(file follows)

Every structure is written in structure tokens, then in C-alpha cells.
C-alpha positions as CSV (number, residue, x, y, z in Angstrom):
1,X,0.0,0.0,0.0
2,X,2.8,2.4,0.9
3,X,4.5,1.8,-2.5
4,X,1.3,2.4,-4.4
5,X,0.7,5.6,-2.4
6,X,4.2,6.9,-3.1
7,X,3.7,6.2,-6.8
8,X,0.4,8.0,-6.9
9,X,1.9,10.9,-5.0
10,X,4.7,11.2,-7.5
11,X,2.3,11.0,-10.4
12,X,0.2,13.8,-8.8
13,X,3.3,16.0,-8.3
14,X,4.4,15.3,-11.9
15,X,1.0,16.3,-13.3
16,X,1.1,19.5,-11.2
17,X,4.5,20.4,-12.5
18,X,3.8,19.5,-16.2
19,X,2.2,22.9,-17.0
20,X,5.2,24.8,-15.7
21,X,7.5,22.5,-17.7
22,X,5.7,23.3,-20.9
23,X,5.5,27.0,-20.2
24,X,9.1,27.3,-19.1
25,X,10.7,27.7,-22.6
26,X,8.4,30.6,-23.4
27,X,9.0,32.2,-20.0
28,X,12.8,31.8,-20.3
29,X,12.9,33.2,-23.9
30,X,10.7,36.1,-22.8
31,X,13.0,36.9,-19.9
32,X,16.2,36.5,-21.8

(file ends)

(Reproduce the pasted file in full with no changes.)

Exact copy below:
Every structure is written in structure tokens, then in C-alpha cells.
C-alpha positions as CSV (number, residue, x, y, z in Angstrom):
1,X,0.0,0.0,0.0
2,X,2.8,2.4,0.9
3,X,4.5,1.8,-2.5
4,X,1.3,2.4,-4.4
5,X,0.7,5.6,-2.4
6,X,4.2,6.9,-3.1
7,X,3.7,6.2,-6.8
8,X,0.4,8.0,-6.9
9,X,1.9,10.9,-5.0
10,X,4.7,11.2,-7.5
11,X,2.3,11.0,-10.4
12,X,0.2,13.8,-8.8
13,X,3.3,16.0,-8.3
14,X,4.4,15.3,-11.9
15,X,1.0,16.3,-13.3
16,X,1.1,19.5,-11.2
17,X,4.5,20.4,-12.5
18,X,3.8,19.5,-16.2
19,X,2.2,22.9,-17.0
20,X,5.2,24.8,-15.7
21,X,7.5,22.5,-17.7
22,X,5.7,23.3,-20.9
23,X,5.5,27.0,-20.2
24,X,9.1,27.3,-19.1
25,X,10.7,27.7,-22.6
26,X,8.4,30.6,-23.4
27,X,9.0,32.2,-20.0
28,X,12.8,31.8,-20.3
29,X,12.9,33.2,-23.9
30,X,10.7,36.1,-22.8
31,X,13.0,36.9,-19.9
32,X,16.2,36.5,-21.8